Greyhound's move to slash Squamish service by almost half will hit Anne Jackson in the pocket book.
Five days a week, Jackson's husband, who asked to remain anonymous, relies on the Greyhound to get to work in Whistler. On Wednesday (Jan. 16), B.C.'s Passenger Transportation Board (PTB) approved Greyhound Canada's application to eliminate 15 B.C. routes and Jackson's getting ready to count her pennies.
“I think it will affect us in a financial way,” she said.
The cuts have forced the family to consider buying a second vehicle, Jackson said. With a new baby boy born into the family last week, it's a move Jackson was hoping she could cross off the list. The family has already had to dish out more cash when Greyhound axed its commuter passes, she said, noting the individual tickets aren't tax refundable.
“(The commuter pass) was a tax credit and it helped us last year,” Jackson said.
The family is in a wait-and-see mode, Jackson said. Only after the cuts are in place will she fully understand the impact of the board's decision.
“We are going to lose time with the family,” she said, noting the new schedule.
In its PTB application, Greyhound argued that it lost $14.1 million on its B.C. operations in 2011 and that cuts to the minimum number of required daily buses on the 15 routes were necessary to avoid eliminating the service altogether.
The minimum number of daily buses between Vancouver and Squamish is being cut from seven to four and from Vancouver to Whistler from eight to four. For the Sea to Sky Corridor route, the PTB attached a special condition that Greyhound provide 21-day notice to its passengers, meaning the service reductions will take effect on Feb. 6.
Local politicians had voiced opposition to the proposed cuts. The District of Squamish, Resort Municipality of Whistler (RMOW), Village of Pemberton and Squamish-Lillooet Regional District (SLRD) were among the government bodies that sent comments to the PTB objecting to the move.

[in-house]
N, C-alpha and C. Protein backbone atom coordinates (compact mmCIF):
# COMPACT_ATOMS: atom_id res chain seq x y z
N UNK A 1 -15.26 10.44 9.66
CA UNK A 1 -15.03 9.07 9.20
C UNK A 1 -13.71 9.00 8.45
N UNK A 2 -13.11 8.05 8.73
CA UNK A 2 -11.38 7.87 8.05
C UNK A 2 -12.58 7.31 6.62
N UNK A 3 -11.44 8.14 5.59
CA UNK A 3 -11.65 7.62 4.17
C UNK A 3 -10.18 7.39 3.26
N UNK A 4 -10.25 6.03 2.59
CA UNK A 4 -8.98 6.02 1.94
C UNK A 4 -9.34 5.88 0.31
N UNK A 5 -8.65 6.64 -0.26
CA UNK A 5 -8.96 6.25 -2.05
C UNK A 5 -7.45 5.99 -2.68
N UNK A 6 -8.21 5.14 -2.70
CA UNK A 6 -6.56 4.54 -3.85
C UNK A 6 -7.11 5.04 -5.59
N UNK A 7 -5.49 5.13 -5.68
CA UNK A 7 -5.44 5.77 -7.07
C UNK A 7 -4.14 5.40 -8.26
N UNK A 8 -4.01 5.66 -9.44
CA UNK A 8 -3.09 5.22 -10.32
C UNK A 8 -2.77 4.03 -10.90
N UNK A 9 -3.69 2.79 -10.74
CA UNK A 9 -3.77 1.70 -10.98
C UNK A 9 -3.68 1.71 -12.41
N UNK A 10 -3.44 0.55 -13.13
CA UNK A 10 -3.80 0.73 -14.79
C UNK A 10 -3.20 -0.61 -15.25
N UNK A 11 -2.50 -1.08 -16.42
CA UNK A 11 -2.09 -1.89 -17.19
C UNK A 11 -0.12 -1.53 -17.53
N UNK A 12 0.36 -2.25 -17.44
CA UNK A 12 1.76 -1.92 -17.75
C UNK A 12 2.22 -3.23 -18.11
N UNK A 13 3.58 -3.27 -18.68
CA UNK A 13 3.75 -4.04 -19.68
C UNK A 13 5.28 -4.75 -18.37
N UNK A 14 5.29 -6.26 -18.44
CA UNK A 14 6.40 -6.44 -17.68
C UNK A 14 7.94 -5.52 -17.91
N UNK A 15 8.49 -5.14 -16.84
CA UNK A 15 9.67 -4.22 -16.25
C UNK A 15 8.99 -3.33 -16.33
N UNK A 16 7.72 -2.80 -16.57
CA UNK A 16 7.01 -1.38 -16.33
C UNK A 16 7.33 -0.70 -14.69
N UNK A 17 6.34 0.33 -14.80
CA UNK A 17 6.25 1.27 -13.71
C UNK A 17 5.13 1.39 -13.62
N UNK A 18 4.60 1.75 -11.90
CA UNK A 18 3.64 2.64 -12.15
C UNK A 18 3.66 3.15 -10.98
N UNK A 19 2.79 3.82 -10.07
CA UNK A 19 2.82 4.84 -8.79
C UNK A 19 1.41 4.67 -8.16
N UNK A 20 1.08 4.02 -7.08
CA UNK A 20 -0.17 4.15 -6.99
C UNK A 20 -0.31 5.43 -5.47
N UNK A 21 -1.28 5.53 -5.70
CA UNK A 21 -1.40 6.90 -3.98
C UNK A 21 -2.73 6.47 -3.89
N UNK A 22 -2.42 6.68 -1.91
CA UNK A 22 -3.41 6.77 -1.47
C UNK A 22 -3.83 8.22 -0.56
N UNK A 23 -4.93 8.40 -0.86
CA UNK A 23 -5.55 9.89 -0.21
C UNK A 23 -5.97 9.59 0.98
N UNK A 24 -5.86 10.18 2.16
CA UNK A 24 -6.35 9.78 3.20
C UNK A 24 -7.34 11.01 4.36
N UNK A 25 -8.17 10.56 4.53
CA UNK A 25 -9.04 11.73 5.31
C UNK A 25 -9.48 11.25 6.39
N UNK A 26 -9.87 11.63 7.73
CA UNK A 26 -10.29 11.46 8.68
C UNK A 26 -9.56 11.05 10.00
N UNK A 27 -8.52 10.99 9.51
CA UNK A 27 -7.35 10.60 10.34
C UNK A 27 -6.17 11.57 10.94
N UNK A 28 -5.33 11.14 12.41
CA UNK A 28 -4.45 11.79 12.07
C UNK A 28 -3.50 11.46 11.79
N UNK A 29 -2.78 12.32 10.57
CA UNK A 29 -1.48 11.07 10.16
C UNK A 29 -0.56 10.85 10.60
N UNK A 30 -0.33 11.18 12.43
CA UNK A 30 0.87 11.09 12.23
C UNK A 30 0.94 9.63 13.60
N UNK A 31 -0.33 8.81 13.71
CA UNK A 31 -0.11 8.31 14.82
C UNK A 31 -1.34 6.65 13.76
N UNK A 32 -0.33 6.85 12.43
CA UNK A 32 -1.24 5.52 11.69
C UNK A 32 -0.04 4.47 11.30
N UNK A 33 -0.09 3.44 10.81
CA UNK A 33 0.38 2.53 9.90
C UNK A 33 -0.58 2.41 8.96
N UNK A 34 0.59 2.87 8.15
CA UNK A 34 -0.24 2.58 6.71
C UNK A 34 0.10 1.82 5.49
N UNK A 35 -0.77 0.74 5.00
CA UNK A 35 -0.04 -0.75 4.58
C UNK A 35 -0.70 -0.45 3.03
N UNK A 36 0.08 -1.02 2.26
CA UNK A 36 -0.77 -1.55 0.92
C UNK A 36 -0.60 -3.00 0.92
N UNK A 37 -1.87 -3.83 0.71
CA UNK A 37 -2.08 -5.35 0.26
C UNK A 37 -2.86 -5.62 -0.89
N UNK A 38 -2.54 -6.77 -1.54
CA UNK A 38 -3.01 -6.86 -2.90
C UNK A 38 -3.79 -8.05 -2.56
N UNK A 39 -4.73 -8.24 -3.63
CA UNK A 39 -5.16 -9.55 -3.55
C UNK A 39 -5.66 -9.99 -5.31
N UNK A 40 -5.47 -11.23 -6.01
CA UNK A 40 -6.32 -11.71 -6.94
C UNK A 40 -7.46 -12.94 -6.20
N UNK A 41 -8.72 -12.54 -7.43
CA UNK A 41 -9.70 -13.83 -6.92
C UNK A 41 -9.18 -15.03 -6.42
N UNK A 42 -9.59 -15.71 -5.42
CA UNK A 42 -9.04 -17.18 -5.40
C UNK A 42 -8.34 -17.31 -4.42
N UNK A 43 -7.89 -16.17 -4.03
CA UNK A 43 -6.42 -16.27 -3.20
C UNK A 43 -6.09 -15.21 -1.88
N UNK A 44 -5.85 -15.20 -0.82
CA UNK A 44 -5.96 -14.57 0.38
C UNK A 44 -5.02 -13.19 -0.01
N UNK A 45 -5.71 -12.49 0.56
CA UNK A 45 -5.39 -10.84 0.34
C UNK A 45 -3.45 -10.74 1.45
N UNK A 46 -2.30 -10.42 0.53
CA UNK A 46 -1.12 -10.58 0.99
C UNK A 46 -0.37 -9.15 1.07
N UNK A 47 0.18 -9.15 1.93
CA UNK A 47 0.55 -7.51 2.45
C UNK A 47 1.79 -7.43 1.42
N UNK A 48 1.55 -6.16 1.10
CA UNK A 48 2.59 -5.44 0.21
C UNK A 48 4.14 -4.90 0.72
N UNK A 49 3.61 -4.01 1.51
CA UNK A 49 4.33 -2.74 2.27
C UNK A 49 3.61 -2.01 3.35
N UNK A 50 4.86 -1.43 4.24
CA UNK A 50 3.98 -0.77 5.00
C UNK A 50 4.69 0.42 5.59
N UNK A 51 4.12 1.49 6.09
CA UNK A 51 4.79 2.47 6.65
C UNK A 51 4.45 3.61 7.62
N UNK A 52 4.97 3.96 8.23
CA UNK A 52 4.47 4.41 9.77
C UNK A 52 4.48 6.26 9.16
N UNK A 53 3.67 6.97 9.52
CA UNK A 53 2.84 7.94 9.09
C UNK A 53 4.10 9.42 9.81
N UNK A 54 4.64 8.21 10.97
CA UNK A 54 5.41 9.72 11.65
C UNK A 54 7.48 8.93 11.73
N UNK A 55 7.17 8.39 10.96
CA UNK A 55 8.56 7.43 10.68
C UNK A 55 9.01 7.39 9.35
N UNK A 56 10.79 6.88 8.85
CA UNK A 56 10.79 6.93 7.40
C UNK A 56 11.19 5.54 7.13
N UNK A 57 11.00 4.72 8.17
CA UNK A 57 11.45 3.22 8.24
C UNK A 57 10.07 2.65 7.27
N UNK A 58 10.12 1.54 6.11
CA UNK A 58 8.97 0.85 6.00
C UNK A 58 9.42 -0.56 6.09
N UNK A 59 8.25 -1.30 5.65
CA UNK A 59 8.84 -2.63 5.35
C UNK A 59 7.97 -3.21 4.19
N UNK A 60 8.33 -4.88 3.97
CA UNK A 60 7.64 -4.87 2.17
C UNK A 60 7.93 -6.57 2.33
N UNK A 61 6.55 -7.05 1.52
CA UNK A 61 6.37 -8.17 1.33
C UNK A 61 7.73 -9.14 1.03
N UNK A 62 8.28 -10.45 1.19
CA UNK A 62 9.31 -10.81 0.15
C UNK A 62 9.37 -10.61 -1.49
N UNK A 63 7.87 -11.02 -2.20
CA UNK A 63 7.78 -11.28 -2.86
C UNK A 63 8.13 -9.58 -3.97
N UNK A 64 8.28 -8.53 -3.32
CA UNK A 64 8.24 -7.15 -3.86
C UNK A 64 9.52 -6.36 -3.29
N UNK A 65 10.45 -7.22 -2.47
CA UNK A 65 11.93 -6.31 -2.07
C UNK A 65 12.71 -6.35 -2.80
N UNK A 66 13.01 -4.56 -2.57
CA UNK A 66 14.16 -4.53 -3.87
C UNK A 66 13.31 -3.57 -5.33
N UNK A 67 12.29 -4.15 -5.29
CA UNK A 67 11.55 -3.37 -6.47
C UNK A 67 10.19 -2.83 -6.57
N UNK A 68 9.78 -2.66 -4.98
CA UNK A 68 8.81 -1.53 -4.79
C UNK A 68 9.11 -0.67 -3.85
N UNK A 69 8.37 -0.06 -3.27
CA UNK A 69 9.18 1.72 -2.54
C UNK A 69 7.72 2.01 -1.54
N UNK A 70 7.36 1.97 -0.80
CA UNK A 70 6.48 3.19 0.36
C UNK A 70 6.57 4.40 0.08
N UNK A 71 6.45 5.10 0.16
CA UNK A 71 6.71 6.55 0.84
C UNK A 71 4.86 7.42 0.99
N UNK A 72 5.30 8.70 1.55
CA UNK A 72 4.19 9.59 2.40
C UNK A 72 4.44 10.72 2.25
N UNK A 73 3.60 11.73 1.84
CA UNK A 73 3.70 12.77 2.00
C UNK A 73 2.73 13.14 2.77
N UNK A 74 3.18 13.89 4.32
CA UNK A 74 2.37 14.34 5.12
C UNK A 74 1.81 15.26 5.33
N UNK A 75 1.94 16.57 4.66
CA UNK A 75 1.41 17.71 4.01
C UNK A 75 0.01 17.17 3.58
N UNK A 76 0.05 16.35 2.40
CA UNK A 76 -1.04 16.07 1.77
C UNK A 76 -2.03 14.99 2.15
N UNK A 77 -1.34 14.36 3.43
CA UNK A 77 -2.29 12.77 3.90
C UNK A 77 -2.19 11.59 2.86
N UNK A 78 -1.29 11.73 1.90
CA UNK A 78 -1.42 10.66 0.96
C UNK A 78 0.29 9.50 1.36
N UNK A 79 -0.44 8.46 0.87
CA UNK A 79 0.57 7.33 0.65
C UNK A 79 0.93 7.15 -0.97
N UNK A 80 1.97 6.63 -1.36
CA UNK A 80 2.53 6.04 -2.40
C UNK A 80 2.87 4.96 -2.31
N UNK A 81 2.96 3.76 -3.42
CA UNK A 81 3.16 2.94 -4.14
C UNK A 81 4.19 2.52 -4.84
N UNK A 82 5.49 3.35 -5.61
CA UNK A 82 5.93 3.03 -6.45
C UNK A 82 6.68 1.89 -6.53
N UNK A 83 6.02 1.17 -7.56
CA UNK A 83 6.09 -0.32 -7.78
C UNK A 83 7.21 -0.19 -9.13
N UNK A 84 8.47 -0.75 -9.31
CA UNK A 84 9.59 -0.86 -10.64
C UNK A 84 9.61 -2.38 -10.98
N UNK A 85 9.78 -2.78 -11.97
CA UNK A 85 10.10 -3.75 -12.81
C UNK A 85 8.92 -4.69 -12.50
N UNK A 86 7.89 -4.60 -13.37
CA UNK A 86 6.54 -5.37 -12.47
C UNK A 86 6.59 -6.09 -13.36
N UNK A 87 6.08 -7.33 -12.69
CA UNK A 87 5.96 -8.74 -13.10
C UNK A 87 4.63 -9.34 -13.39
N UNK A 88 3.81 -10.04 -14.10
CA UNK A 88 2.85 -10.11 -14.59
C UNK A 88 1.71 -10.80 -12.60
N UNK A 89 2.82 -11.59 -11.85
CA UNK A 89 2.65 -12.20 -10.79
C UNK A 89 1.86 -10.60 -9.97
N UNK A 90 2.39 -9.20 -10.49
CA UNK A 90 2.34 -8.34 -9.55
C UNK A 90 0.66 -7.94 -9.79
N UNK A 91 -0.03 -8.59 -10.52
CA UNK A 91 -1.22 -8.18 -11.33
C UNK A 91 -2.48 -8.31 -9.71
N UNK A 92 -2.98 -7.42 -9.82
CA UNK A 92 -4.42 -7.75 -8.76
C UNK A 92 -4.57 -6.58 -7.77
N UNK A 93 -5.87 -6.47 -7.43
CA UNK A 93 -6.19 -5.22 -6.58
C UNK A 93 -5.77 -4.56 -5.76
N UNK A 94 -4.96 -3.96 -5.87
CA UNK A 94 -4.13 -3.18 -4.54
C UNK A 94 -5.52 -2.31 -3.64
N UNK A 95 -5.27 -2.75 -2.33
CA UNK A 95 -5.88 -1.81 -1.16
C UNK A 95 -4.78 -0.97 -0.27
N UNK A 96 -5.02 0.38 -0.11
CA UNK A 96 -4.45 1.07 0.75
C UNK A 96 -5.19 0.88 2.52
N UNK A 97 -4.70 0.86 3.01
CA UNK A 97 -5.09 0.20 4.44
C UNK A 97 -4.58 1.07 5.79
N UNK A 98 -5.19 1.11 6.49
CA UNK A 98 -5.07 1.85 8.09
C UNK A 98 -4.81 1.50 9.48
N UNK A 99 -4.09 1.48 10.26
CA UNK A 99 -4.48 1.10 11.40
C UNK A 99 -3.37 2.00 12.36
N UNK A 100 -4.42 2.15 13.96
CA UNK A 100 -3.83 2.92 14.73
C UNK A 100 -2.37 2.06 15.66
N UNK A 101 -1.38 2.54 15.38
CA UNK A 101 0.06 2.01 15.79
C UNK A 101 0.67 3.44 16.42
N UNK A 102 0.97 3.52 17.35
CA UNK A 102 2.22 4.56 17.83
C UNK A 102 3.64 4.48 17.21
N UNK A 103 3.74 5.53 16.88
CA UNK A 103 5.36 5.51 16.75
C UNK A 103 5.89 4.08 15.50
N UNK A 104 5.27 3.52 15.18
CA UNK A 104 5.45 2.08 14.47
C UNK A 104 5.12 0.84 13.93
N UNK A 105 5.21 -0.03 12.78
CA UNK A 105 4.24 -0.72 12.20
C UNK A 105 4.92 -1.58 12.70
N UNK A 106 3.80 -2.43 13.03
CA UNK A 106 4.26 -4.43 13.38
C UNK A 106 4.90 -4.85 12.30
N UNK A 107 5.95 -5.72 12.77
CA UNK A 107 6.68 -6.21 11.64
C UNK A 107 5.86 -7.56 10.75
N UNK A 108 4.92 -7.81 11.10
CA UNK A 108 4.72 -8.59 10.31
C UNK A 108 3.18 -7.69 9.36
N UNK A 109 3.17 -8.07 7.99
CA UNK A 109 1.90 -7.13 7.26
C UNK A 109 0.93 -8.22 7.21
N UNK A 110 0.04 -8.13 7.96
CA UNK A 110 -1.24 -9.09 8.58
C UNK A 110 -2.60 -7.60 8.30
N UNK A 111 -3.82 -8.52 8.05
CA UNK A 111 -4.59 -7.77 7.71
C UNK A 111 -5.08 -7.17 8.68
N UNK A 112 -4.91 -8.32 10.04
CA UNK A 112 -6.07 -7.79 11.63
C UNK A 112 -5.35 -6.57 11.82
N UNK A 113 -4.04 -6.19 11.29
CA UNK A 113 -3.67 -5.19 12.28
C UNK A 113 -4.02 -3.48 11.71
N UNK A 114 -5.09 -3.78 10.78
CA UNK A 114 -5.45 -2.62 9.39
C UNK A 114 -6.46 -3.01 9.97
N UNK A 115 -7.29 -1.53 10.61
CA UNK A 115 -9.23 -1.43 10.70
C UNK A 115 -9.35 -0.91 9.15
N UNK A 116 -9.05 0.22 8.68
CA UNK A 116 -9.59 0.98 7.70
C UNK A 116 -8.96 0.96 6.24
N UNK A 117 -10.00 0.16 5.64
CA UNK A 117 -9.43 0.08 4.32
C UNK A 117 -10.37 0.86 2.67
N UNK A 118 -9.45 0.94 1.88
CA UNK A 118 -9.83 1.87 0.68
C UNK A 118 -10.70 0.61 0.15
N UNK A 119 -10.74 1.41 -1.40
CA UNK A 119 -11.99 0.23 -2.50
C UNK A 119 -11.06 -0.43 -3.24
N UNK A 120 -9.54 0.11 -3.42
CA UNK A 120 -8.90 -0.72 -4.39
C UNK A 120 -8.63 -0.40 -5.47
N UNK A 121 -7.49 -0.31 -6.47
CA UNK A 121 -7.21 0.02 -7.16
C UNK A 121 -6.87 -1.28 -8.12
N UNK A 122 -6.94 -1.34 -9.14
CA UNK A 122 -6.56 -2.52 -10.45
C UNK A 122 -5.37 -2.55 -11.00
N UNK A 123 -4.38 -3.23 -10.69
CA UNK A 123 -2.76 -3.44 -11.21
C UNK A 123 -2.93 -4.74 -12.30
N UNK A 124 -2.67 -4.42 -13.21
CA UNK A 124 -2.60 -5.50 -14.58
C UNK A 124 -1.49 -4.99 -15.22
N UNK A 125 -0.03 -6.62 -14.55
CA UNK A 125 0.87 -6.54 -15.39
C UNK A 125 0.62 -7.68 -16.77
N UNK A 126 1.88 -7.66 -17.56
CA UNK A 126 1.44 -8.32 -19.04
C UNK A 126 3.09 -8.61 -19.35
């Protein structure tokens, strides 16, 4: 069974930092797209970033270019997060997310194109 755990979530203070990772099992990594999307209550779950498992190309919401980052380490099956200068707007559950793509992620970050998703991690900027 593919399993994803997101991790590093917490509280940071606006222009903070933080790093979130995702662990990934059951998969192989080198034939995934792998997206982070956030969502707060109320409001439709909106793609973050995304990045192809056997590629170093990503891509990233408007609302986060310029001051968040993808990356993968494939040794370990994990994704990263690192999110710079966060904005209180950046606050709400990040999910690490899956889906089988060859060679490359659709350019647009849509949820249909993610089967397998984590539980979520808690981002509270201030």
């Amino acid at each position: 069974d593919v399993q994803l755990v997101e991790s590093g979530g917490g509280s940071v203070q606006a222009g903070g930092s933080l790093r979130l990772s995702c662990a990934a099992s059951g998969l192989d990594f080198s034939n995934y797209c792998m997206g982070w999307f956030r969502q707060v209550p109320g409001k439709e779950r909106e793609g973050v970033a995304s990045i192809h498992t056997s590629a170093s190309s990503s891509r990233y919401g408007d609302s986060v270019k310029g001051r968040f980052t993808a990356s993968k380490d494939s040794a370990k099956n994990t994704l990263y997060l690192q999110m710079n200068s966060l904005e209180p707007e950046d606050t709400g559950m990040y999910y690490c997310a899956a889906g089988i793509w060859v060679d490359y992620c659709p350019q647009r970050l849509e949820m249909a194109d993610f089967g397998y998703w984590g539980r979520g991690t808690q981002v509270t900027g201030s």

On Oct. 9, Squamish Coun. Patricia Heintzman — now also the chair of the SLRD — said at a Squamish Transit Standing Committee meeting, “We need to cohesively send a clear message that this is unacceptable.”
Grant Odsen, Greyhound's regional manager of passenger service, told the Kamloops Daily News that the company lost “close to $18 million” in B.C. in 2012, adding that ridership demand simply didn't support the level of service being offered.
“It's a long-term trend, I guess you could say,” he said. “The schedules are historical; they've been there a long time.”
In its decision, the PTB said Pemberton, which will see the number of daily buses from Whistler cut from four to three, “should not be impacted in a significant manner.” Whistler Transit also operates regular service between Whistler, Pemberton and Mount Currie, it noted.
“With regard to transportation options between Squamish and Whistler, [Greyhound] has stated that it will keep operating four daily schedules in each direction. The Board notes that schedules operate throughout the day, and that schedule 5078 arrives in Whistler at 9:30.”
Of the 40 comments received from those in the Sea to Sky Corridor, 12 came from Squamish residents.
The PTB noted that about half were from those who rely on Greyhound to get to and from work in Whistler. One said the cancellation in late 2011 of the regular Whistler-Squamish commuter service run by B.C. Transit “did not increase [Greyhound's] ridership — and that the overall result is less use of bus transportation options,” the board stated.
In its response to these concerns, Greyhound officials noted that the B.C. Transit commuter service was cancelled after the RMOW declined to continue its funding for the service “without any regulatory oversight.”
“[Greyhound] notes its surprise that neither 'Whistler nor the Squamish-Lillooet Regional District would directly acknowledge that they are advocating that a private-sector company should be forced to operate money-losing commuter bus services that had previously been provided by B.C. Transit,'” the PTB stated, quoting from Greyhound's response.
B.C. Transit is initiating a study to examine exactly what it would take to implement a regional transportation service, Squamish Coun. Susan Chapelle said.
“We have not been able to put numbers to anything. And we can't make any decisions if we don't have a number,” she said, noting this research could shed light on dollar figures.
The study is starting this month and is expected to be complete by the end of the year, Chapelle said.
Up to 3,000 Squamish residents commute to work outside of the community, she noted. The area needs regional transportation to accommodate those residents and grow municipalities, Chapelle said. But money for such a service has to come somewhere, she added.
“It is all what the taxpayer is willing to pay for,” Chapelle said.
— With files from Rebecca Aldous, The Chief